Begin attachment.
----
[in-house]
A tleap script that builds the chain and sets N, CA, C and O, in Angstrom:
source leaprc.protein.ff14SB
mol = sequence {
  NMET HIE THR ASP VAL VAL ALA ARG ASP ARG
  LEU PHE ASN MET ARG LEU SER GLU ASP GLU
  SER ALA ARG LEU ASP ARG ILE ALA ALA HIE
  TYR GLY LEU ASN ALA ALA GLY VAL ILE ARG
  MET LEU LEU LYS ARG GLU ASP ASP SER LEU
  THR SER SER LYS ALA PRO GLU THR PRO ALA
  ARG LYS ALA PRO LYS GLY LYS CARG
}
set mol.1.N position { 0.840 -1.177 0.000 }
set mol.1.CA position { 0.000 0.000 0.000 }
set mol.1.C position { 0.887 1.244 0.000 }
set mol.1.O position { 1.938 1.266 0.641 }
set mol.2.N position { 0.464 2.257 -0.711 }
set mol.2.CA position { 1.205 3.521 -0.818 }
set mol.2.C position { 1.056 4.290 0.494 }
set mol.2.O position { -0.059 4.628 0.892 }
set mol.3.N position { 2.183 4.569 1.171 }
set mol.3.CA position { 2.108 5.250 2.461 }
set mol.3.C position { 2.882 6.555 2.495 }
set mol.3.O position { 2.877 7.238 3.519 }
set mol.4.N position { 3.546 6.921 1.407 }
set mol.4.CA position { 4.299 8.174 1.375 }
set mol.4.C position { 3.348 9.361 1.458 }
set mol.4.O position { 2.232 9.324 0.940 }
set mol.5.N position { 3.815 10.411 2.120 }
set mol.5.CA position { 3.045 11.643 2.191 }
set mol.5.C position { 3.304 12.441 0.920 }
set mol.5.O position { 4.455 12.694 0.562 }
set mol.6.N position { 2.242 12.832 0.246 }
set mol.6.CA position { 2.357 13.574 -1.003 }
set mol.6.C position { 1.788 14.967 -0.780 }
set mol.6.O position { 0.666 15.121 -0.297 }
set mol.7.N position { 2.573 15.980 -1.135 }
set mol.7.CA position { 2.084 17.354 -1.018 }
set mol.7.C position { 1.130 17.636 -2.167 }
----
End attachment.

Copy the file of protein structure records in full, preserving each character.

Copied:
[in-house]
A tleap script that builds the chain and sets N, CA, C and O, in Angstrom:
source leaprc.protein.ff14SB
mol = sequence {
  NMET HIE THR ASP VAL VAL ALA ARG ASP ARG
  LEU PHE ASN MET ARG LEU SER GLU ASP GLU
  SER ALA ARG LEU ASP ARG ILE ALA ALA HIE
  TYR GLY LEU ASN ALA ALA GLY VAL ILE ARG
  MET LEU LEU LYS ARG GLU ASP ASP SER LEU
  THR SER SER LYS ALA PRO GLU THR PRO ALA
  ARG LYS ALA PRO LYS GLY LYS CARG
}
set mol.1.N position { 0.840 -1.177 0.000 }
set mol.1.CA position { 0.000 0.000 0.000 }
set mol.1.C position { 0.887 1.244 0.000 }
set mol.1.O position { 1.938 1.266 0.641 }
set mol.2.N position { 0.464 2.257 -0.711 }
set mol.2.CA position { 1.205 3.521 -0.818 }
set mol.2.C position { 1.056 4.290 0.494 }
set mol.2.O position { -0.059 4.628 0.892 }
set mol.3.N position { 2.183 4.569 1.171 }
set mol.3.CA position { 2.108 5.250 2.461 }
set mol.3.C position { 2.882 6.555 2.495 }
set mol.3.O position { 2.877 7.238 3.519 }
set mol.4.N position { 3.546 6.921 1.407 }
set mol.4.CA position { 4.299 8.174 1.375 }
set mol.4.C position { 3.348 9.361 1.458 }
set mol.4.O position { 2.232 9.324 0.940 }
set mol.5.N position { 3.815 10.411 2.120 }
set mol.5.CA position { 3.045 11.643 2.191 }
set mol.5.C position { 3.304 12.441 0.920 }
set mol.5.O position { 4.455 12.694 0.562 }
set mol.6.N position { 2.242 12.832 0.246 }
set mol.6.CA position { 2.357 13.574 -1.003 }
set mol.6.C position { 1.788 14.967 -0.780 }
set mol.6.O position { 0.666 15.121 -0.297 }
set mol.7.N position { 2.573 15.980 -1.135 }
set mol.7.CA position { 2.084 17.354 -1.018 }
set mol.7.C position { 1.130 17.636 -2.167 }